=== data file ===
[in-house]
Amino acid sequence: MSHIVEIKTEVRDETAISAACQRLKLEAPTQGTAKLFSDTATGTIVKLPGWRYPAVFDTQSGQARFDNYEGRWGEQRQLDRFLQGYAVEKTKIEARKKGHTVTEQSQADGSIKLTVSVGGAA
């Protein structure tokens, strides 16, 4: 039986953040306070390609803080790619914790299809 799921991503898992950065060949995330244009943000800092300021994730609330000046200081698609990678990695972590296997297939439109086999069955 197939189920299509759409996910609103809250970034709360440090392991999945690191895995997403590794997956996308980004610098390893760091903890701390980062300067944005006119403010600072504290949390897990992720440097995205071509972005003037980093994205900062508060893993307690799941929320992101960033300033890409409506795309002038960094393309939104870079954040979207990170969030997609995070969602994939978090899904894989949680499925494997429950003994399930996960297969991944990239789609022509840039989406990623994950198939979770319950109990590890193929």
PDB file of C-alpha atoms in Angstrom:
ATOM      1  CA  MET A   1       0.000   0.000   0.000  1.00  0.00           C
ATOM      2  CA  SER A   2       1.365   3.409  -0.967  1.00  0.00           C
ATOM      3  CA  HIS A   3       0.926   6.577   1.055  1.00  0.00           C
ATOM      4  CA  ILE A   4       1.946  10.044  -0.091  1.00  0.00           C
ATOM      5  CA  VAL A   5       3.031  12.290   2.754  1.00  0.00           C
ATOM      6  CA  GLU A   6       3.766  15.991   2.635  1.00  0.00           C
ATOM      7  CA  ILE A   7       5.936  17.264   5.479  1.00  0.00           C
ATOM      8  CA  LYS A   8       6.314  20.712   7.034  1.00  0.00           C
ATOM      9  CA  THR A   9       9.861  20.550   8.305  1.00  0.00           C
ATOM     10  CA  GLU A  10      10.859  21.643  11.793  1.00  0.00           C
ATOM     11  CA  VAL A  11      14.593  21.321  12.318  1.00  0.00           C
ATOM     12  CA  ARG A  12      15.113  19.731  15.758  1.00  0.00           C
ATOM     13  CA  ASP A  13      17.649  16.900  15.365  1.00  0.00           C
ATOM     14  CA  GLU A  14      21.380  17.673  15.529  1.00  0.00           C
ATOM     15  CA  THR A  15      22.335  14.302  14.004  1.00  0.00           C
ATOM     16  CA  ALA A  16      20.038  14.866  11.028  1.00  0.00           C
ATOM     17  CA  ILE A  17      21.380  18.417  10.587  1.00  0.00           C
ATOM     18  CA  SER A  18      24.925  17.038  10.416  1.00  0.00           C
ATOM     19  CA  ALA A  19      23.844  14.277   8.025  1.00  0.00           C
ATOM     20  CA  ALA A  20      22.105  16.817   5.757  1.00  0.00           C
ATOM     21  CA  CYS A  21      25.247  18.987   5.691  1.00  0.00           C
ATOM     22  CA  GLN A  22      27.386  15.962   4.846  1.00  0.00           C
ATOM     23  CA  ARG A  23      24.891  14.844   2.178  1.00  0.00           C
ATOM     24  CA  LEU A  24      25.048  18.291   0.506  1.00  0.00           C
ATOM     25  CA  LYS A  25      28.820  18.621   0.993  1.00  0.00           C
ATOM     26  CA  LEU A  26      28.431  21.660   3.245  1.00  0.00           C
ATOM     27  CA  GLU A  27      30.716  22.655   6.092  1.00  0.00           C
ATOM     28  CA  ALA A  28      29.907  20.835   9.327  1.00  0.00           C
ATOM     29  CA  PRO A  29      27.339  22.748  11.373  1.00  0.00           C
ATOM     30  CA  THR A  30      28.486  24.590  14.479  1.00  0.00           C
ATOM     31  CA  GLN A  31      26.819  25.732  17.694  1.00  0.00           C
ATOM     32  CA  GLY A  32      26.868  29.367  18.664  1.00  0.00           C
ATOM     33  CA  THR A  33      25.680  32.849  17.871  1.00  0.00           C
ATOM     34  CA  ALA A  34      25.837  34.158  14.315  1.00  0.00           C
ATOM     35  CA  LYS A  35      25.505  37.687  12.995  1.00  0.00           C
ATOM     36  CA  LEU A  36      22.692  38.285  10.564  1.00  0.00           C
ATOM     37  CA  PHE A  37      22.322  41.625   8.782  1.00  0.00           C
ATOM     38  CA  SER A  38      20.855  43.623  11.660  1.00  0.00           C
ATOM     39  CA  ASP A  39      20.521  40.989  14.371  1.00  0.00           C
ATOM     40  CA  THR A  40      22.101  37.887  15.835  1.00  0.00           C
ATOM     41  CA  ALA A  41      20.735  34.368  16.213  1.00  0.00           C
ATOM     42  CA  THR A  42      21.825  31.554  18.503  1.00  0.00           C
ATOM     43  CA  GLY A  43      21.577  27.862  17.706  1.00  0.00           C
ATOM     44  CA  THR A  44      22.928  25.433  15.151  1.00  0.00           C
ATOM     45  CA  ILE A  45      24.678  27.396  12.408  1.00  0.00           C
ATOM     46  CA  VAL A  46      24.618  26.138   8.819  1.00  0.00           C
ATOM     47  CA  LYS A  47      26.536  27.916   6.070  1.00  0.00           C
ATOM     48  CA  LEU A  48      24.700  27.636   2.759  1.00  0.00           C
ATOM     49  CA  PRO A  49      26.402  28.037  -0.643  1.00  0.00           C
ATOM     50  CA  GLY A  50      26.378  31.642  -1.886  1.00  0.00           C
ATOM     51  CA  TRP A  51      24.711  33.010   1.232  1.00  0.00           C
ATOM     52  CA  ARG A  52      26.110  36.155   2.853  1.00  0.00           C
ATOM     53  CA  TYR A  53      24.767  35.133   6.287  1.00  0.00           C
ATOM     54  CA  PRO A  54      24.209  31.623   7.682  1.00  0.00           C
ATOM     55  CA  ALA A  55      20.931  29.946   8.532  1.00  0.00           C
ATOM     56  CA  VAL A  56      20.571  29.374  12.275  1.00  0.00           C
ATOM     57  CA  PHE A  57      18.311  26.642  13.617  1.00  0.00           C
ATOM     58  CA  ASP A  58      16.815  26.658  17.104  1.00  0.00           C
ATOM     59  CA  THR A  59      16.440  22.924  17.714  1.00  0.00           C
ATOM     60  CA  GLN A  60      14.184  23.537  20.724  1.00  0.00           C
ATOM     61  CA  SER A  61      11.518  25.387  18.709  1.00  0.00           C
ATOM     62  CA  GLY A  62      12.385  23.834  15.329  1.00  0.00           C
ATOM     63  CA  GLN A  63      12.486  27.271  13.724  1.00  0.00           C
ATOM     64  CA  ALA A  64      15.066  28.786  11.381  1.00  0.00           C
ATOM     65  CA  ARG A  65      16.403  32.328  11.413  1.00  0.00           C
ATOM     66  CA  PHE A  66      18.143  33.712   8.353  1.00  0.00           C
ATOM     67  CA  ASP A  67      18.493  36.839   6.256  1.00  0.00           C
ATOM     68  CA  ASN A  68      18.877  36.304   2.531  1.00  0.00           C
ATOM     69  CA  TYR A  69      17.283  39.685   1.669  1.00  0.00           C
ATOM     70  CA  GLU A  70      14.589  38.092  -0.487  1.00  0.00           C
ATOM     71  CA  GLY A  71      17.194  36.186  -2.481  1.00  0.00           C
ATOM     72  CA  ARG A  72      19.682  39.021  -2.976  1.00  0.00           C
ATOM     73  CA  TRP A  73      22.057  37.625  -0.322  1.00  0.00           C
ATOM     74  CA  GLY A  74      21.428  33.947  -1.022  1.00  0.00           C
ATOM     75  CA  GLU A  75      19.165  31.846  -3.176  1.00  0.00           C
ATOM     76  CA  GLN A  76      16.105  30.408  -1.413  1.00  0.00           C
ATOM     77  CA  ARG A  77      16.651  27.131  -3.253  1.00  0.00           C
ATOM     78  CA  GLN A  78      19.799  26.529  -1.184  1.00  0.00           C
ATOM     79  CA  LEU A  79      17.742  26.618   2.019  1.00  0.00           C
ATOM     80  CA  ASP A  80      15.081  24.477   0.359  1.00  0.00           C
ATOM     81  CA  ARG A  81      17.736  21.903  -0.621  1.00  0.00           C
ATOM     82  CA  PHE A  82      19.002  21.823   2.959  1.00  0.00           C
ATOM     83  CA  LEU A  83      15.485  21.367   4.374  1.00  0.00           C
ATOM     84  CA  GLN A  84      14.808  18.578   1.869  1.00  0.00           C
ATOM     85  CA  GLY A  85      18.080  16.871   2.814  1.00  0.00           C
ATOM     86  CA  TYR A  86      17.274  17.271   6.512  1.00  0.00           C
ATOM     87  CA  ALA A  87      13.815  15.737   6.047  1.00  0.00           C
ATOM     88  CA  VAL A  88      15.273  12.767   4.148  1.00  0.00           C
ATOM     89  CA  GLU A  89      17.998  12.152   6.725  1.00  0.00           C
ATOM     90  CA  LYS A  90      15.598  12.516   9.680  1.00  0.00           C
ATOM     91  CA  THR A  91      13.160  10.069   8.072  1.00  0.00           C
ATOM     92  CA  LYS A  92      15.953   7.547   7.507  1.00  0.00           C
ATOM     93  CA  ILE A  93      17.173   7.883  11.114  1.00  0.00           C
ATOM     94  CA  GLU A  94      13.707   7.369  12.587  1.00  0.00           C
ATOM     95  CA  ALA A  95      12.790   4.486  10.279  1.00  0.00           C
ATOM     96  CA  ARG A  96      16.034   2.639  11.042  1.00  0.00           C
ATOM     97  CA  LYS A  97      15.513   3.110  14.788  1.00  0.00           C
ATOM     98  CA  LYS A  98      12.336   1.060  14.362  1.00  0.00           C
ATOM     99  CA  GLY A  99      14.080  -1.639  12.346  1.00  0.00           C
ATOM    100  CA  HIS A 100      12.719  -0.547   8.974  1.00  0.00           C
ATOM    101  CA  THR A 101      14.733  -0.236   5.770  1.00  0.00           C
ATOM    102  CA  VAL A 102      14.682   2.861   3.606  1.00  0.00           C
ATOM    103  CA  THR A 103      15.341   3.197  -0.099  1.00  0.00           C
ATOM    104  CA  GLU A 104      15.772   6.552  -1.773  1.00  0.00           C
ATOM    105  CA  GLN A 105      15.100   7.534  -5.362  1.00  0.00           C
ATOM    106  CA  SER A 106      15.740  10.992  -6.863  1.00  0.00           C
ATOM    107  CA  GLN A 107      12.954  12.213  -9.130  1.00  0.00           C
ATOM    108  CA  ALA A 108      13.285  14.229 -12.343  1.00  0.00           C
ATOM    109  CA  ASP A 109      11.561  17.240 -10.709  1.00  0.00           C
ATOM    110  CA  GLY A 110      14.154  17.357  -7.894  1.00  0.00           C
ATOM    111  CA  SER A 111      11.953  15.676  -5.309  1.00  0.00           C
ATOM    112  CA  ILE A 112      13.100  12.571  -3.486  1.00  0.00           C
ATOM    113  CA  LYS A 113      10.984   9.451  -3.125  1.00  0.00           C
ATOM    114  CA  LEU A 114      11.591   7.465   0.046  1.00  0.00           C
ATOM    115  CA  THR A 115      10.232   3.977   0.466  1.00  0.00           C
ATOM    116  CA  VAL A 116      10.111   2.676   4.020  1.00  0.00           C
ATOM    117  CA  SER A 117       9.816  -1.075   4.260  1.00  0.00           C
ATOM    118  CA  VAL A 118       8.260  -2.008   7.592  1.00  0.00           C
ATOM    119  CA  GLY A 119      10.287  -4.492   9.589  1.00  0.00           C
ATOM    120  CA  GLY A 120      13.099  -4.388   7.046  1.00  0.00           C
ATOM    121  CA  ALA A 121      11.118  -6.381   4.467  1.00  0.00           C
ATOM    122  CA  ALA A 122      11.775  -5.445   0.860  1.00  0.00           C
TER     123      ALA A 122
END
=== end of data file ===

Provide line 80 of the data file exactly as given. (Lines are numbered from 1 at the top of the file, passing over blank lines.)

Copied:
ATOM     76  CA  GLN A  76      16.105  30.408  -1.413  1.00  0.00           C